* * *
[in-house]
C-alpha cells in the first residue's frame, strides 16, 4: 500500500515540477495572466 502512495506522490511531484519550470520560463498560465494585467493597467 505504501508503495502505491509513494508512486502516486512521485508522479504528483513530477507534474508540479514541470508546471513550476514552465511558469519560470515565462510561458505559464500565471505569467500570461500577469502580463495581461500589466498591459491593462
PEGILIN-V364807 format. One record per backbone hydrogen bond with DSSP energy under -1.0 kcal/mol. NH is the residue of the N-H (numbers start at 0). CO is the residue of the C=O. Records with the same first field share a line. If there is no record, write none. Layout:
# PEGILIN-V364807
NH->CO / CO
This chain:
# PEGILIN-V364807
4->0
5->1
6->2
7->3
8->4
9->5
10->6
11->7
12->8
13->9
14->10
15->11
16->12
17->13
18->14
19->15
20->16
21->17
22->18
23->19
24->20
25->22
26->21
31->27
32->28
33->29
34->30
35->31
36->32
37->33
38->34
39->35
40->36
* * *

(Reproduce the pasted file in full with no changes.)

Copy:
[in-house]
C-alpha cells in the first residue's frame, strides 16, 4: 500500500515540477495572466 502512495506522490511531484519550470520560463498560465494585467493597467 505504501508503495502505491509513494508512486502516486512521485508522479504528483513530477507534474508540479514541470508546471513550476514552465511558469519560470515565462510561458505559464500565471505569467500570461500577469502580463495581461500589466498591459491593462
PEGILIN-V364807 format. One record per backbone hydrogen bond with DSSP energy under -1.0 kcal/mol. NH is the residue of the N-H (numbers start at 0). CO is the residue of the C=O. Records with the same first field share a line. If there is no record, write none. Layout:
# PEGILIN-V364807
NH->CO / CO
This chain:
# PEGILIN-V364807
4->0
5->1
6->2
7->3
8->4
9->5
10->6
11->7
12->8
13->9
14->10
15->11
16->12
17->13
18->14
19->15
20->16
21->17
22->18
23->19
24->20
25->22
26->21
31->27
32->28
33->29
34->30
35->31
36->32
37->33
38->34
39->35
40->36